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DOG-DAY BOREDOM BUSTERS: 25 THINGS TO DO WHEN KIDS GET THE SUMMERTIME BLUES

The next time your child says, "I'm bored," suggest an idea from this fun-filled list. Most of these dog-day relievers require a minimum of adult supervision and no specially purchased supplies. Your child will be able to do some of these activities alone; for others, she'll want you or a few friends to join in. With these ideas at your fingertips, you won't be singing ". . . there ain't no cure for the summertime blues."

1. DRAW ON THE SIDEWALK. With chalk, draw a giant tic-tac-toe game or hopscotch grid on the driveway. Or draw a winding road - complete with gas station, parking lot and store - and take toy cars out for a spin. Some young artists enjoy drawing abstract expressions. Washing away the masterpiece with a hose is almost as fascinating as creating it to begin with.2. PITCH A SHEET TENT. This indoor activity is perfect for rainy days and really hot days. Your child can construct a tent with sheets or blankets strung across playroom or bedroom furniture. For small children, just drape a sheet or two over a favorite table. Stock the tent with pillows, stuffed animals, a flashlight and a few favorite books.

3. HAVE SOME GOOD, DIRTY FUN. Dress your child in her oldest T-shirt and shorts and turn her loose with a hose and bucket in whatever dirt you can find outside the house. (A dirt pile left over from gardening is perfect. At the end of summer, the garden itself can be an excellent location.) The goal of this game is to get as dirty as possible. While your child is busy smearing herself with mud, you might encourage her to make a mud pie with an old aluminum pie pan. Use twigs, leaves and stones for garnish and have her set her mud pie in the sun to bake. Take a picture of her and her creation.

4. PLAY BANK. This one requires some adult preparation. The next time you're in the bank, take a handful of spare deposit and withdrawal slips. Add an old checkbook, some play money from a board game, and rubber stamps and an ink pad, and your kids are ready to play. They can write themselves checks for $1,000, approve multimillion-dollar loans, or withdraw enough cash to buy out the nearest candy store. Especially good for rainy days.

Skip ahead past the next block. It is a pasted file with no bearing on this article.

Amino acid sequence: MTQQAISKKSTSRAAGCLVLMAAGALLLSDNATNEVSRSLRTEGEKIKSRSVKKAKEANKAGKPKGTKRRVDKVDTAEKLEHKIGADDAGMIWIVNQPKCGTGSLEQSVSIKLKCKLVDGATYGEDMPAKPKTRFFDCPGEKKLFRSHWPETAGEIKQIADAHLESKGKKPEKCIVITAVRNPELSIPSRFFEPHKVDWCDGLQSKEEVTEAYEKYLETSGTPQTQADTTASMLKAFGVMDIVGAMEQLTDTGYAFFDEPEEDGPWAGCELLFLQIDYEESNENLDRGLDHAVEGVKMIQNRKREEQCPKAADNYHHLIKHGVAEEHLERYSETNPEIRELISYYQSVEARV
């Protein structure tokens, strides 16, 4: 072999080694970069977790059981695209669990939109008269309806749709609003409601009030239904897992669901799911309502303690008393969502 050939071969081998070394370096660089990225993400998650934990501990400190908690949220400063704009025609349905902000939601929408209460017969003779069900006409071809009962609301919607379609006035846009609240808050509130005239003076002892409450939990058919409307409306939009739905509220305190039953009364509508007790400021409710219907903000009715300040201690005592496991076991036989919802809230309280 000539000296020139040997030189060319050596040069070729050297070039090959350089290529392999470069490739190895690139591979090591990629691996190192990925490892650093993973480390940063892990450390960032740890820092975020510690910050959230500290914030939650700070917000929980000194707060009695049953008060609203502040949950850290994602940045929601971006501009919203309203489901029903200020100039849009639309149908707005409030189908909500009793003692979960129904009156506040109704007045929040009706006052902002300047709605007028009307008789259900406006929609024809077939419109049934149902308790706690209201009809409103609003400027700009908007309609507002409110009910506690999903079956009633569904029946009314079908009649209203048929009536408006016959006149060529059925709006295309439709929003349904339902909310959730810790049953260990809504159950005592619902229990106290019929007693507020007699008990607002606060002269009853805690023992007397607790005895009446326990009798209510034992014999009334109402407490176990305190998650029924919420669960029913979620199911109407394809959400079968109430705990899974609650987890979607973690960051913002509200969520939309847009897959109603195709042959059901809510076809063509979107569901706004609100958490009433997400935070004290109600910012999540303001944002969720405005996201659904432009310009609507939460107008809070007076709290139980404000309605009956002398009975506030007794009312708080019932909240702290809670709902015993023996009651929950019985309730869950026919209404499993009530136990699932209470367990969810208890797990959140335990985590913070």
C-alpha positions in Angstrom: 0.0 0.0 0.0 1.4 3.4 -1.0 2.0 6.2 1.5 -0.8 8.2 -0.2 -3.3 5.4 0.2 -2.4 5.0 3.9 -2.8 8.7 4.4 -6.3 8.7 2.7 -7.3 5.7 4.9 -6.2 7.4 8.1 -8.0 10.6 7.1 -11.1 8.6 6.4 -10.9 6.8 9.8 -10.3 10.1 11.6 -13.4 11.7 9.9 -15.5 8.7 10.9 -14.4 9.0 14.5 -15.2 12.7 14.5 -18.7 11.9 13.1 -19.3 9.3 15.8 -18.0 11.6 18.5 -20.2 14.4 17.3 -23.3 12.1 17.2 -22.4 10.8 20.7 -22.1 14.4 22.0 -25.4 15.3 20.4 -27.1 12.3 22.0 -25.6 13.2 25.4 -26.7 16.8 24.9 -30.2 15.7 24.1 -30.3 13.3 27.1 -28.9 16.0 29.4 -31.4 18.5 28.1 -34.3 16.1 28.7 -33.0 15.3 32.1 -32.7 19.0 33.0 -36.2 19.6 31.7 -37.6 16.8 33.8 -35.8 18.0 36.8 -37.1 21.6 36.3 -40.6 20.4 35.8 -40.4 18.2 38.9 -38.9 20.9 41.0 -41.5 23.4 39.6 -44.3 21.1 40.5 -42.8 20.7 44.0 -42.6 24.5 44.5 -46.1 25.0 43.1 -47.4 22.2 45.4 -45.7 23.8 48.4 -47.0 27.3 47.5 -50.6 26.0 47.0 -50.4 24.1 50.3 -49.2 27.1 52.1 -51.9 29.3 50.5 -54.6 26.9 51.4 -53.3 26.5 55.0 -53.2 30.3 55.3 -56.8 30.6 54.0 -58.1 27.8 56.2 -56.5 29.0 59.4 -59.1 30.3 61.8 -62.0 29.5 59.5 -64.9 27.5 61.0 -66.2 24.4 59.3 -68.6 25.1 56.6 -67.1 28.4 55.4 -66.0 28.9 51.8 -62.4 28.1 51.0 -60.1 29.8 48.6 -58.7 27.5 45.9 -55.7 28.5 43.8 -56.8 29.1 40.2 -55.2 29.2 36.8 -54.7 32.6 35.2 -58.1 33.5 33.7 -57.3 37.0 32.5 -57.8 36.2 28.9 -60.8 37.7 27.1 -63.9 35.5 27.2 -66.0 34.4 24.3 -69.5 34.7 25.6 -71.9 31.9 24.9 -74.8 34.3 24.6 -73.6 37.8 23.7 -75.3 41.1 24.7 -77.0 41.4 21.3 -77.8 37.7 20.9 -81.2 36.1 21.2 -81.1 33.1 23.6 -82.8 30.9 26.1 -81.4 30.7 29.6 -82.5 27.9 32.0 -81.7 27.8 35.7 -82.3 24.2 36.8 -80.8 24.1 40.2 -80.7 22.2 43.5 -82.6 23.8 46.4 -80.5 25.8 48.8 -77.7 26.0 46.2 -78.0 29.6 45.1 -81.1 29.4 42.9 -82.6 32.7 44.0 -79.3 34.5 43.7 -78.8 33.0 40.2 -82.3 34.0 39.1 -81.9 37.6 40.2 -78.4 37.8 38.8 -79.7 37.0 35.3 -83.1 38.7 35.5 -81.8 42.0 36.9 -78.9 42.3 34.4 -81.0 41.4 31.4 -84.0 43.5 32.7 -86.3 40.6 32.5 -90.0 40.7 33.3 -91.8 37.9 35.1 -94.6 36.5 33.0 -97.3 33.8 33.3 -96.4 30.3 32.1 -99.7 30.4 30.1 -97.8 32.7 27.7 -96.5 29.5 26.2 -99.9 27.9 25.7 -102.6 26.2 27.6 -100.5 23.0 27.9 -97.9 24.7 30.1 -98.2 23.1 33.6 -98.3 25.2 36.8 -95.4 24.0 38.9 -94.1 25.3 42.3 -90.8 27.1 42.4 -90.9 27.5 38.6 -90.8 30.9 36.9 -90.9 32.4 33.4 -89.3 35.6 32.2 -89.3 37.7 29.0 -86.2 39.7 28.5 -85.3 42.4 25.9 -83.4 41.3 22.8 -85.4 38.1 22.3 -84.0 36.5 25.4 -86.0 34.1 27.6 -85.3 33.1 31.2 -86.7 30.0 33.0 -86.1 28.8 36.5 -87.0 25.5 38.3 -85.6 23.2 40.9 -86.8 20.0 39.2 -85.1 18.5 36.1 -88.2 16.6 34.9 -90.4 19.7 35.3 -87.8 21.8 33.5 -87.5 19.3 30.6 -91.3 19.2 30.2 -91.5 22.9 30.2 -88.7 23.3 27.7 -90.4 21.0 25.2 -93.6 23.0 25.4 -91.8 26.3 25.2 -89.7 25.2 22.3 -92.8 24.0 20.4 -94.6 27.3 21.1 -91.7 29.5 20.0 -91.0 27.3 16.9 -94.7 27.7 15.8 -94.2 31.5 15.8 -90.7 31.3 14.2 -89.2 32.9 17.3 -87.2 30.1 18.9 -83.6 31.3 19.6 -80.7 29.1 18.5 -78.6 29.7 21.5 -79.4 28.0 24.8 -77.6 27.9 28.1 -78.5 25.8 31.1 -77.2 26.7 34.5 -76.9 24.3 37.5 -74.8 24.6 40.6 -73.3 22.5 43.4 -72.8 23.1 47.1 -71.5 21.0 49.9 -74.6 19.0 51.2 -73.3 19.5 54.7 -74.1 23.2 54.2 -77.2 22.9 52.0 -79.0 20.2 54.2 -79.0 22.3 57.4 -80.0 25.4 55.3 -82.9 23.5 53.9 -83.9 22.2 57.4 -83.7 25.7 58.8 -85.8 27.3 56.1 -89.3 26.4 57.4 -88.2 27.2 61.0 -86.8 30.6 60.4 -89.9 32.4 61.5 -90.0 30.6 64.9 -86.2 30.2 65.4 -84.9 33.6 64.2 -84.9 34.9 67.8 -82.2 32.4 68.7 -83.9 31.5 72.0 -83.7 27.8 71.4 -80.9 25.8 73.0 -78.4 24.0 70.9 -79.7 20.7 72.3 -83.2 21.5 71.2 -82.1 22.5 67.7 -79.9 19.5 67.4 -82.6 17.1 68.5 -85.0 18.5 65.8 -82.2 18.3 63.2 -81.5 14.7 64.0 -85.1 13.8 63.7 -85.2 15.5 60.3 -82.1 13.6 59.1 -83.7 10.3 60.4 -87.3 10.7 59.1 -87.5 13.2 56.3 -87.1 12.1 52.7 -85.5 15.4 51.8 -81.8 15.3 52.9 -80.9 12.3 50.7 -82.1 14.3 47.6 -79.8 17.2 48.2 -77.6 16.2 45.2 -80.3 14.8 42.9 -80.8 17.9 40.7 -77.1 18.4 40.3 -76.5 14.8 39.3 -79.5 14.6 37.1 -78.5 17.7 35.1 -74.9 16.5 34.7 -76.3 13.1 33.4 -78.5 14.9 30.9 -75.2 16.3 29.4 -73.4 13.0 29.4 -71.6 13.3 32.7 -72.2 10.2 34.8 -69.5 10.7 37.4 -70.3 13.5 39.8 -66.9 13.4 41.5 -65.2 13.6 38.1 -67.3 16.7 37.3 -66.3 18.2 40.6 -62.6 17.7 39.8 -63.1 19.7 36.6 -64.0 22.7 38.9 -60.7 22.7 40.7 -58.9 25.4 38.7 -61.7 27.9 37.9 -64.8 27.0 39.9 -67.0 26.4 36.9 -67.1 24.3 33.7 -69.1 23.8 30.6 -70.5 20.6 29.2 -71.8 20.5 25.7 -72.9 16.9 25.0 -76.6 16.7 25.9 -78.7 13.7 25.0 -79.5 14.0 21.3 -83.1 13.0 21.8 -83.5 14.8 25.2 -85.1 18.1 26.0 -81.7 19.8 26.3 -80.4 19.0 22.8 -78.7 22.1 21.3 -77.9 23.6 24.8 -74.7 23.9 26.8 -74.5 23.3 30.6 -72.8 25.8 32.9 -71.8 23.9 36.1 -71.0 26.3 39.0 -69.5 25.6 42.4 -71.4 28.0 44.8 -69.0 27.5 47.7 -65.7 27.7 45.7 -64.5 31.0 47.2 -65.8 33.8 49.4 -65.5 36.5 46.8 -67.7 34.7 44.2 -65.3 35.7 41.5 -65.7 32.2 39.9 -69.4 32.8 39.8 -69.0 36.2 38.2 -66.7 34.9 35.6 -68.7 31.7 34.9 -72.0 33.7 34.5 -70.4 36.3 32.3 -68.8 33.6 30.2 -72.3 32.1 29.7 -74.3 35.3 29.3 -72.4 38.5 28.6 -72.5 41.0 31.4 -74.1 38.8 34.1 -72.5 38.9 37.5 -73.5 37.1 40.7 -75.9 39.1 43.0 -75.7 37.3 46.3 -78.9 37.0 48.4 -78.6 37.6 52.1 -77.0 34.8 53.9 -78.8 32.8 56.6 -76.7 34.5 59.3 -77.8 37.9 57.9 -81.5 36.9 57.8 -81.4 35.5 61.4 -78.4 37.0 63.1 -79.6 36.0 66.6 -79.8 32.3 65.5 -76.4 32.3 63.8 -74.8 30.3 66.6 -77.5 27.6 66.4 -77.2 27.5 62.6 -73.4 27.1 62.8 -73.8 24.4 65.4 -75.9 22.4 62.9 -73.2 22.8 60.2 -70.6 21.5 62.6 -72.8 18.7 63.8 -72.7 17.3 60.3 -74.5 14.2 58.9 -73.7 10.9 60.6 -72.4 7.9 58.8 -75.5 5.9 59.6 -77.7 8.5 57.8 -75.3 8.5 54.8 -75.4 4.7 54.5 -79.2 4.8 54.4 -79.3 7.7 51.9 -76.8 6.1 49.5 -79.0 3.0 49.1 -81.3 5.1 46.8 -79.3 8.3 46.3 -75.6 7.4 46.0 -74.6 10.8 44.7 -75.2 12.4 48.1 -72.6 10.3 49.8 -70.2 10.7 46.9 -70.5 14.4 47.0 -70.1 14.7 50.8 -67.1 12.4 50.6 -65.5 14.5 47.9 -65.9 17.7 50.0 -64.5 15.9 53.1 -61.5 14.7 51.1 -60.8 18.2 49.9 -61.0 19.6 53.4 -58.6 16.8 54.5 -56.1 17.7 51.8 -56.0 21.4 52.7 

5. PLAY OFFICE. Set up a desk with a toy telephone, some old junk mail, index cards, a calculator and any other office supplies that you can find. Your child can make his own business cards with the index cards and arrange a power lunch with his telephone. Older children who are budding entrepreneurs can make signs advertising their availability to baby-sit, walk dogs or mow lawns.

6. TAKE A HIKE. Help your child pack a cool drink, a treat (maybe a trail mix of her own concoction), and a sketchbook or notebook. Ask her to draw or describe something that she finds during her travels. When she returns, she can display her work on the refrigerator or bulletin board, put it in the family scrapbook, or mail it to Grandma and Grandpa.

7. HAVE A BACKYARD PICNIC. Have lunch or dinner outside on a blanket on the lawn, then spend a few minutes gazing at the cloud formations and trying to decide with animals or shapes they look like. Or lie back and spend a half-hour enjoying the old-fashioned pastime of reading.

8. PUBLISH YOUR OWN NEWSPAPER. Your young reporter can interview his friends and family for short noteworthy announcements of creative ways to cool off. Use stamps or drawings to illustrate the stories and stencils to write the headlines. Take the whole thing to the office or library to be photocopied, then your child can deliver his newspaper to the homes on your block. You and your child may want to mail copies to out-of-town friends and relatives. (All of this is a painless exercise in writing, spelling and organization.)

9. ORGANIZE A NEIGHBORHOOD PARADE. Your child can send out fliers notifying the other children in the neighborhood to decorate their bikes, scooters and wagons for an after-dinner parade. One parent could offer to host the participants for root beer floats at the end of the parade route; another could videotape the festivities and invite the children in to watch themselves.

10. MAKE YOUR OWN PIZZAS. Using English muffins, pizza sauce and shredded cheese, your child can be chef for a day. Add applesauce and a drink and she can prepare the family dinner. Reverse roles for the evening as you set the table or do the dishes, if these are chores that your child normally handles.

11. MAKE A COLLAGE. Provide a stack of old magazines or catalogs, glue, scissors and paper and ask your child to cut out animals, foods or toys that he likes. You can help your child create a paper-animal zoo by drawing bars on the paper and pasting one animal to each sheet. Display this lineup of cages on the garage door or playroom wall. Other ideas: Fill a paper refrigerator with favorite foods; just draw shelves and ask your child to paste pictures of juice boxes, ice cream and cookies to each shelf. Or have your child cut out and glue pictures of his favorite toys an use them to make a catalog or a "wish book" for daydreaming.

12. SET UP AN OBSTACLE COURSE. Using the assorted buckets, trash-can lids, lawn chairs, cardboard boxes and other items that are probably stored in the garage, your child - perhaps with a friend or sibling - can design a course that challenges them to jump, straddle or squirm under or around various objects. The kids can even turn your yard into the site of a neighborhood Olympics, awarding construction-paper ribbons or different-colored lollipops for first, second and third place.